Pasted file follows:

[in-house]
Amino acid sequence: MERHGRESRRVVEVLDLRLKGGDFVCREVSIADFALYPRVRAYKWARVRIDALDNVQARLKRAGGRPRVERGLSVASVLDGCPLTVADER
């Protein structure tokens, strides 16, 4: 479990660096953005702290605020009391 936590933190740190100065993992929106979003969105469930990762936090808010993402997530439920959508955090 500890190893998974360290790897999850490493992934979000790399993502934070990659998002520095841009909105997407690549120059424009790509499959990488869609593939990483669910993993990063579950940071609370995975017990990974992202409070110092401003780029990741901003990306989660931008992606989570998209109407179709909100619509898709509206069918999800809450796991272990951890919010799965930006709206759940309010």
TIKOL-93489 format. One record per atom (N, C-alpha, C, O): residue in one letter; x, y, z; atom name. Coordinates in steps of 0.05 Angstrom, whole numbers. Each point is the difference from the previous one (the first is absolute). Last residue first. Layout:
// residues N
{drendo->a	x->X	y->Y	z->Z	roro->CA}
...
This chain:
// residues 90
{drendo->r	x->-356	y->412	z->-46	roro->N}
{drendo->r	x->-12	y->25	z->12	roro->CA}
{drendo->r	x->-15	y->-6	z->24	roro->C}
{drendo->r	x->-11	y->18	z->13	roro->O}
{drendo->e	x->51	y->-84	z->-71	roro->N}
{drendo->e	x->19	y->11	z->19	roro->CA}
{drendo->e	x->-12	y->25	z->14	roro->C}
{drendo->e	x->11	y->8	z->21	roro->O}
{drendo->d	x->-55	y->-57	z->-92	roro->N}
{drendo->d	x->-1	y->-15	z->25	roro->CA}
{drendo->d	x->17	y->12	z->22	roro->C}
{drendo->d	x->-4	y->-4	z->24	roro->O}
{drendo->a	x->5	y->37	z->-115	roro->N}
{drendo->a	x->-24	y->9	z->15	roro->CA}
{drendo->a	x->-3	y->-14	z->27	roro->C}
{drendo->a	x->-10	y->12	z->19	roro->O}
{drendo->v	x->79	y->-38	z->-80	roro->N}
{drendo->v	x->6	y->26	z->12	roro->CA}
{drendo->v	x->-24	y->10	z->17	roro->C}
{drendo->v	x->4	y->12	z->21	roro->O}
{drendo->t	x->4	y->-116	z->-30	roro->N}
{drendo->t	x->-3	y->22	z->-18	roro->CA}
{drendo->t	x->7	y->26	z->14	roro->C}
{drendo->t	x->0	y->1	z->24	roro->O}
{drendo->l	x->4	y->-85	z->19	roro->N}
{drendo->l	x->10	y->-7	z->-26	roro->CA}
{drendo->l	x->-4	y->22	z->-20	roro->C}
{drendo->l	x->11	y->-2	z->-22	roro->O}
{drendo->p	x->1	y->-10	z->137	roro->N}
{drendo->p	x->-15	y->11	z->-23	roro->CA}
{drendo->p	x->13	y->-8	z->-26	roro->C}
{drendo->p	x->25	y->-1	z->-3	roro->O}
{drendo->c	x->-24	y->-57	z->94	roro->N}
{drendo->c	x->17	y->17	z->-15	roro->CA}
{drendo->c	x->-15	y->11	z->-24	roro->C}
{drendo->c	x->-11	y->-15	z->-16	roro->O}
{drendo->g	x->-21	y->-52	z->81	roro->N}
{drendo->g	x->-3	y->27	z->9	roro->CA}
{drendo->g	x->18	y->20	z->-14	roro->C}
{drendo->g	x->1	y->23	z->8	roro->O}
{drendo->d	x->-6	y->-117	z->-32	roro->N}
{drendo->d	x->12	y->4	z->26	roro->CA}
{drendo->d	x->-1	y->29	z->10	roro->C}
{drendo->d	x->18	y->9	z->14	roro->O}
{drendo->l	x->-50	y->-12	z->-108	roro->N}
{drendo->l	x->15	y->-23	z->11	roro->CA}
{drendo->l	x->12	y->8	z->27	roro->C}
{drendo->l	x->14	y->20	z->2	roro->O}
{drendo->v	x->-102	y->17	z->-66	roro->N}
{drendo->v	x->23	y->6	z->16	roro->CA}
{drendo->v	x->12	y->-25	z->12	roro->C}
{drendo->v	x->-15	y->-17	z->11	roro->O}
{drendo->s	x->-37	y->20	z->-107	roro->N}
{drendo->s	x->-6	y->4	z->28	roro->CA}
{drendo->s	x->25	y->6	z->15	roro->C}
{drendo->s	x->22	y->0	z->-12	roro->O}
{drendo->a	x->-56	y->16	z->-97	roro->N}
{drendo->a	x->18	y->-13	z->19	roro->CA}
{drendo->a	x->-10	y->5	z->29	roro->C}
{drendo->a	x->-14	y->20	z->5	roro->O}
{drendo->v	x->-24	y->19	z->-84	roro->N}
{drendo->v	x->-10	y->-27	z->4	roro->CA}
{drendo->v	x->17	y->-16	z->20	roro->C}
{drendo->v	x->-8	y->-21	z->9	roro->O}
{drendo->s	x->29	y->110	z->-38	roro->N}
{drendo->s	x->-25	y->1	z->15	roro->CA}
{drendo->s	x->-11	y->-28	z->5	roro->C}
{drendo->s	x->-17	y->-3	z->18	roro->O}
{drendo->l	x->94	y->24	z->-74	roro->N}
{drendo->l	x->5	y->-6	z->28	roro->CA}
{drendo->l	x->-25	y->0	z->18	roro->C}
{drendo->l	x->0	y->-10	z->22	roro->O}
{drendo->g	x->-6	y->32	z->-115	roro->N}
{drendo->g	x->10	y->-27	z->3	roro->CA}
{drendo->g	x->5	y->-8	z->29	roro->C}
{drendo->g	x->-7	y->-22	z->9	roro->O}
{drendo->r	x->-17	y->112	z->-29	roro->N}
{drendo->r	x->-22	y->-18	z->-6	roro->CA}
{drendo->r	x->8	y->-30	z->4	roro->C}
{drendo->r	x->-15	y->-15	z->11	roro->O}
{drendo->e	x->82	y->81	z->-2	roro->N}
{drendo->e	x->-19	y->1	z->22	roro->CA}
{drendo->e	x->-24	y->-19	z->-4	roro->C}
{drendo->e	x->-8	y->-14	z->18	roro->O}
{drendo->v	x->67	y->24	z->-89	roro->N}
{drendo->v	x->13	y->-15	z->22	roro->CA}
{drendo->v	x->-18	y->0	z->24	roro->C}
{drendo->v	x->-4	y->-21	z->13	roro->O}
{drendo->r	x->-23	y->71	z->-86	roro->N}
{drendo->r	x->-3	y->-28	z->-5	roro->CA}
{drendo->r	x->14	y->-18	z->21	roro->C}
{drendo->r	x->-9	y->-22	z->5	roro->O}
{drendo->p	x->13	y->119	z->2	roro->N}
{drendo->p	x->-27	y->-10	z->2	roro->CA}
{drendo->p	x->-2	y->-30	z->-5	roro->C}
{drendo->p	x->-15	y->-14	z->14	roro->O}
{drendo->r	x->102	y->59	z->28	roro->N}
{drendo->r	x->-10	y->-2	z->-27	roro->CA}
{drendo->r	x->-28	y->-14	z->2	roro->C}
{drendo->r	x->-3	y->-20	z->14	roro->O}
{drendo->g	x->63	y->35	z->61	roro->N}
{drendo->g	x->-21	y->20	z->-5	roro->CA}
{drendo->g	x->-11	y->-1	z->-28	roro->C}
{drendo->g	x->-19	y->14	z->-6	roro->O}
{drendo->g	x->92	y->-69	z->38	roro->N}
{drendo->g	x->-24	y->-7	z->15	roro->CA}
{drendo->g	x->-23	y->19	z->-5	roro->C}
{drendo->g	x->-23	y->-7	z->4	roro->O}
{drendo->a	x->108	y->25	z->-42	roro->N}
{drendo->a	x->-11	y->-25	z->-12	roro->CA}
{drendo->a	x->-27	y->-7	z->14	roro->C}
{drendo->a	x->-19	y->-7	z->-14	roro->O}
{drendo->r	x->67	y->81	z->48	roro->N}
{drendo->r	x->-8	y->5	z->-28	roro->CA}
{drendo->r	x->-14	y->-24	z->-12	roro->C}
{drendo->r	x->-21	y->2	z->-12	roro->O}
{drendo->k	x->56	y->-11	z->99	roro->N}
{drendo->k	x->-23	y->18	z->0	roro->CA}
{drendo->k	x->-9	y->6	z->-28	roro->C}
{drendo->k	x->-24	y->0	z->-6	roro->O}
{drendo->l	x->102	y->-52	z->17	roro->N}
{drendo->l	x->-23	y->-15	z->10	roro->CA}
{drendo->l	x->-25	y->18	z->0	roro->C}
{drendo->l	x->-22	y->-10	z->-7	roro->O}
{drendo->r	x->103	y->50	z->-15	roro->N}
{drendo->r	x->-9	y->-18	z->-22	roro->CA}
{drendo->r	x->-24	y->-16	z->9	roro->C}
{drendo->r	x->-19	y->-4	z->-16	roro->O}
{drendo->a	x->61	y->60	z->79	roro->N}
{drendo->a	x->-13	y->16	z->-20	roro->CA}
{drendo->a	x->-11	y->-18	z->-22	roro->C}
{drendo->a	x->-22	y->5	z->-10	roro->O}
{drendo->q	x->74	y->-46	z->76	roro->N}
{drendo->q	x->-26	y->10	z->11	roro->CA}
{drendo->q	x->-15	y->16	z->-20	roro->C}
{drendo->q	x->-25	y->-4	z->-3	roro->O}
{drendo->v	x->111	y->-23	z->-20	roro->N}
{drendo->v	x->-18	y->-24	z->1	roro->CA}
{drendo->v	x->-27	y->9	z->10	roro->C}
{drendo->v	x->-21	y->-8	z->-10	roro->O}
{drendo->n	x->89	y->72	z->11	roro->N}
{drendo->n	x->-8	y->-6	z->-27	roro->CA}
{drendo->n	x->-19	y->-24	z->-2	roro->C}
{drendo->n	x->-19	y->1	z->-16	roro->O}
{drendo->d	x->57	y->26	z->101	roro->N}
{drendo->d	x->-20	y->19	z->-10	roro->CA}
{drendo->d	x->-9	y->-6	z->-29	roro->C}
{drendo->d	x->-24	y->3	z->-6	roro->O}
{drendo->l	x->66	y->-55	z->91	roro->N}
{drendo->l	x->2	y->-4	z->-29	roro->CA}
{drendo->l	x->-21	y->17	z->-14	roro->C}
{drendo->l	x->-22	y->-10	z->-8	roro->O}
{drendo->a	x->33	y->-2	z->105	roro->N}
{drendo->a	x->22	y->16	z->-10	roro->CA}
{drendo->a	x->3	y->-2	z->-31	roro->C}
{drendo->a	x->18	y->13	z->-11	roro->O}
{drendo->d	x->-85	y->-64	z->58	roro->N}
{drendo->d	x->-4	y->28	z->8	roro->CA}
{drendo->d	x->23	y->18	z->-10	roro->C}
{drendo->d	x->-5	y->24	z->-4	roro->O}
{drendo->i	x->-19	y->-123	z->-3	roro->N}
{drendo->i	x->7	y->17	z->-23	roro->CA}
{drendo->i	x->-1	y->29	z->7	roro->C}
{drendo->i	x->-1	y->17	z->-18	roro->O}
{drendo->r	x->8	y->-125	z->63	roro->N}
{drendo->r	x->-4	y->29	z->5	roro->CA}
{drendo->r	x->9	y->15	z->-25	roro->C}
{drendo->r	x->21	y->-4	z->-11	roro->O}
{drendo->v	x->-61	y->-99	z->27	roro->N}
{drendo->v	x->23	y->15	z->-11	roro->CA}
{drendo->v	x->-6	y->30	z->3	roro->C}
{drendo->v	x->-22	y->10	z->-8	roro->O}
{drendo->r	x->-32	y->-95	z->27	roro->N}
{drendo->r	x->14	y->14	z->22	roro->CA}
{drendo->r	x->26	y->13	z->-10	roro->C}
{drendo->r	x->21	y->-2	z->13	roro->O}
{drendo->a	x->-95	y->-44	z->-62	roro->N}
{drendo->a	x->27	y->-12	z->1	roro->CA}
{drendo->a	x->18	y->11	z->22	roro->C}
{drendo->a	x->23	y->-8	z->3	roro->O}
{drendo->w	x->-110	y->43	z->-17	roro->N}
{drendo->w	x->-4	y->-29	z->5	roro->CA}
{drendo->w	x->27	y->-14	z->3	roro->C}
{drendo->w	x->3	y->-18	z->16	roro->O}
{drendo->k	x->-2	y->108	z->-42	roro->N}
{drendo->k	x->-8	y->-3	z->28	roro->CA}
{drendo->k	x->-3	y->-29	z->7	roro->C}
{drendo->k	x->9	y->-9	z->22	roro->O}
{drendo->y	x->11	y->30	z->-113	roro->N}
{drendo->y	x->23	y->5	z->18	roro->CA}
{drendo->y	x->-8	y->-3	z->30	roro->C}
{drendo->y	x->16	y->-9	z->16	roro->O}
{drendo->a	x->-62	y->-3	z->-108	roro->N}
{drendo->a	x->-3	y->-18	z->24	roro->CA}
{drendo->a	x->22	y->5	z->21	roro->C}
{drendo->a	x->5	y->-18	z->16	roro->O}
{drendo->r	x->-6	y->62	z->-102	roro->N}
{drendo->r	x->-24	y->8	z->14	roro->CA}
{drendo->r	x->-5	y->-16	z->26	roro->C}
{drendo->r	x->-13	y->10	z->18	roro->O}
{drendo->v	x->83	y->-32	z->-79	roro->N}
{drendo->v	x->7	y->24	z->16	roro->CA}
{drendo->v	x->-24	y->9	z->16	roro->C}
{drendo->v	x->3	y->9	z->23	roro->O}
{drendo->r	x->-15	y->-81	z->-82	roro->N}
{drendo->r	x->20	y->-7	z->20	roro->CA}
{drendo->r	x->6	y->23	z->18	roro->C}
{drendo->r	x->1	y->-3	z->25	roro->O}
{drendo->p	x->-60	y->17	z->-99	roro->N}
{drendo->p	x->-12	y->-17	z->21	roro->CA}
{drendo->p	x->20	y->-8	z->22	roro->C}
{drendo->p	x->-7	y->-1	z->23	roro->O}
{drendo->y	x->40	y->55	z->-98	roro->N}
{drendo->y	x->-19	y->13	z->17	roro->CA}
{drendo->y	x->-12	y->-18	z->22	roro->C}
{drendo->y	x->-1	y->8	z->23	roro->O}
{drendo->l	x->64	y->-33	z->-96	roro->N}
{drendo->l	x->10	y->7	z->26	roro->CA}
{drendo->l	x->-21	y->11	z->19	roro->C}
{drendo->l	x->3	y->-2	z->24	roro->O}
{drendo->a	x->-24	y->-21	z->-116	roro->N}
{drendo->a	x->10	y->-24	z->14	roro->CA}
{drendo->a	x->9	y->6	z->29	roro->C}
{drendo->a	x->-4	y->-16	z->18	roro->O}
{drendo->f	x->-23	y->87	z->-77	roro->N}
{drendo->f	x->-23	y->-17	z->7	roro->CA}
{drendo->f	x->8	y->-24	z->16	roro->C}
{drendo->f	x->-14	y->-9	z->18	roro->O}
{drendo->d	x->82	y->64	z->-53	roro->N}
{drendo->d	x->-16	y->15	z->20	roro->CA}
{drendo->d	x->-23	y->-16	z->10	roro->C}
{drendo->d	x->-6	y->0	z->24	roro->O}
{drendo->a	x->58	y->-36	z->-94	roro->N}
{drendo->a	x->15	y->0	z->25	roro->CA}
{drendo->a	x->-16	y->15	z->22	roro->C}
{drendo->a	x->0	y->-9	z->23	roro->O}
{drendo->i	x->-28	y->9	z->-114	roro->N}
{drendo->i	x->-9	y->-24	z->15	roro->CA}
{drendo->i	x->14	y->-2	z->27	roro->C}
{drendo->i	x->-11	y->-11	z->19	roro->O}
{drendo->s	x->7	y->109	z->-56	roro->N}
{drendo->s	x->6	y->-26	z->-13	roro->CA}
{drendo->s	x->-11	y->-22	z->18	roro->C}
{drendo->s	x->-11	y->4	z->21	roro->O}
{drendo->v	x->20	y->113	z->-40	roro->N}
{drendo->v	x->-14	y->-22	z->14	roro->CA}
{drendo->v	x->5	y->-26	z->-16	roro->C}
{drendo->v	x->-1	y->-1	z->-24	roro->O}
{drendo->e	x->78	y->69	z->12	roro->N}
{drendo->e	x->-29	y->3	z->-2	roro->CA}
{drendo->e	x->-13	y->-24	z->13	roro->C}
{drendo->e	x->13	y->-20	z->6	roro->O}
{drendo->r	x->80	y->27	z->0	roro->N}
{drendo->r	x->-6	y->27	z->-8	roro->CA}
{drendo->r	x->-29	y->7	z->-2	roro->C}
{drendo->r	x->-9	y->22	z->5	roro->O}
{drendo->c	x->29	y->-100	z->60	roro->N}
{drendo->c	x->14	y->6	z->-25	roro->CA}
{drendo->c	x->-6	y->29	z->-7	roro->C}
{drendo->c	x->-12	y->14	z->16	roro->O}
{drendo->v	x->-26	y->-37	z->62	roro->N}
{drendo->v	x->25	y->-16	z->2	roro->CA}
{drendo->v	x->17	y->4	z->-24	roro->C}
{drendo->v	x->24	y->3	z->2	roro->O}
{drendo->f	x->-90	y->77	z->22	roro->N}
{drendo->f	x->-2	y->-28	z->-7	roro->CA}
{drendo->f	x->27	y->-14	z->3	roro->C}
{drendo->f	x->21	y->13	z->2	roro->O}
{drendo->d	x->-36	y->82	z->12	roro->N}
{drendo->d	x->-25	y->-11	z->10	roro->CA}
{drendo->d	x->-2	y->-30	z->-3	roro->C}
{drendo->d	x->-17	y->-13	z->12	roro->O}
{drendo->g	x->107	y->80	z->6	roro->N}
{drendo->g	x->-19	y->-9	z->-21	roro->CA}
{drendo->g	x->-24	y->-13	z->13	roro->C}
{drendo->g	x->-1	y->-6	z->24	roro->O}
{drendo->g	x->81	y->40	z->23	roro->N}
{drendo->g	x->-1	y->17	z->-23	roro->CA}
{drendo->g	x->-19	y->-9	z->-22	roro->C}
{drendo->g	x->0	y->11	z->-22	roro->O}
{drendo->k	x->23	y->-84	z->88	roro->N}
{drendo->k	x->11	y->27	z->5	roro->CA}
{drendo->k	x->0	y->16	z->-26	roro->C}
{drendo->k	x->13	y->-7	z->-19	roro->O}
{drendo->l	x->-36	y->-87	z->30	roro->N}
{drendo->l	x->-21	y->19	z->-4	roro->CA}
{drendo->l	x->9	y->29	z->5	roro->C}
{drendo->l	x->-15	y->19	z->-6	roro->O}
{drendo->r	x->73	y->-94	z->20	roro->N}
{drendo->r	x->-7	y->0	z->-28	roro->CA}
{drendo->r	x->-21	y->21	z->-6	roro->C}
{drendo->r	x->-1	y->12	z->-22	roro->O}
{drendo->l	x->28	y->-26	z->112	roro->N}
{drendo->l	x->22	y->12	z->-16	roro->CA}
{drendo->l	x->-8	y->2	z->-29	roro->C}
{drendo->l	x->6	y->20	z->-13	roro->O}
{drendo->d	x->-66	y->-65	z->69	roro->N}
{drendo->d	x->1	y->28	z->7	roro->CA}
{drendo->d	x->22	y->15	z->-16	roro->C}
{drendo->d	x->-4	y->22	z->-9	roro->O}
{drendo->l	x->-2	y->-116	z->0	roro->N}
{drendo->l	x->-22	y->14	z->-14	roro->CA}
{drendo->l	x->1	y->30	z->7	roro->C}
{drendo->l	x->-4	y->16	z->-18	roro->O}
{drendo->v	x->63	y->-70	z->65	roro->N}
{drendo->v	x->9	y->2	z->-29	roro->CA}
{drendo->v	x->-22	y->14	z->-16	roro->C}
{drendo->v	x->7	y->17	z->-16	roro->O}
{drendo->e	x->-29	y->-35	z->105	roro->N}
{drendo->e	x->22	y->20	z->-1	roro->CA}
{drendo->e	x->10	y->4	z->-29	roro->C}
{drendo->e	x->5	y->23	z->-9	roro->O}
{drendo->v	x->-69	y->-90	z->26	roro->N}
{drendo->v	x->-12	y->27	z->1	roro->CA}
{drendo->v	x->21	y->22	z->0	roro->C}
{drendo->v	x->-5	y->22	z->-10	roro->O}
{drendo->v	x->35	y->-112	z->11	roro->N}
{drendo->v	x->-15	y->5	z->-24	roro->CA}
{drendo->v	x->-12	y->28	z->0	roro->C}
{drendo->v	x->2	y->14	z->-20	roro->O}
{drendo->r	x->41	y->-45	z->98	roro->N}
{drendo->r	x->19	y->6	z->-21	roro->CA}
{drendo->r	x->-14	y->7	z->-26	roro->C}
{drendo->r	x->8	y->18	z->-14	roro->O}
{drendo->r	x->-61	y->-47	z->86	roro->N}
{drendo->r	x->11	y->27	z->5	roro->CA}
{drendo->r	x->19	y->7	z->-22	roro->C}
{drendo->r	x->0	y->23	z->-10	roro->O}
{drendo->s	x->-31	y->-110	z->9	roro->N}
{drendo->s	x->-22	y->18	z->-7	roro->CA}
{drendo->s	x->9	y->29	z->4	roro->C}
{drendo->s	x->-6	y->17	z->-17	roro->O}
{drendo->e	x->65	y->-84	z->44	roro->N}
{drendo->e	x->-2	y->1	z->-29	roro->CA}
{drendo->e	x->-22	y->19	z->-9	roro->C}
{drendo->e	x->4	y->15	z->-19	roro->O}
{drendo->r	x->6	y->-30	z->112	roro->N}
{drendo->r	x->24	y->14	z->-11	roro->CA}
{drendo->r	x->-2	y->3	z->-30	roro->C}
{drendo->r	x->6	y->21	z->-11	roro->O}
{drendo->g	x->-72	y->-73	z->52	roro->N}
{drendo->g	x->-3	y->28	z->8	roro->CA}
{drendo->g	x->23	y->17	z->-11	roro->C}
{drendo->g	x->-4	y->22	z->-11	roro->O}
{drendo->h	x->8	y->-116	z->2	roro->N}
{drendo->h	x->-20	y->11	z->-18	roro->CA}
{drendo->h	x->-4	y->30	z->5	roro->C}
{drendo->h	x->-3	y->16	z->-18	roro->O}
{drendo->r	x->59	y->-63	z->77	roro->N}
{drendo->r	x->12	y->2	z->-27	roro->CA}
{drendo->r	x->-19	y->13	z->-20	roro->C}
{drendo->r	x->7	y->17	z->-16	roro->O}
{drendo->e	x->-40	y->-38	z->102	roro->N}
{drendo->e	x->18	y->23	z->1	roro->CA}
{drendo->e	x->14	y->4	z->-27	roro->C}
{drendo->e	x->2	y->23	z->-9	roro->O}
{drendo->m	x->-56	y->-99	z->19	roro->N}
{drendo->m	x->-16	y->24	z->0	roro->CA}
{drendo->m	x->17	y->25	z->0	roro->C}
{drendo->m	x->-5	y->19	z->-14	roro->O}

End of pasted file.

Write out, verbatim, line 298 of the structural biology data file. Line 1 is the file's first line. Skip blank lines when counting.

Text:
{drendo->r	x->73	y->-94	z->20	roro->N}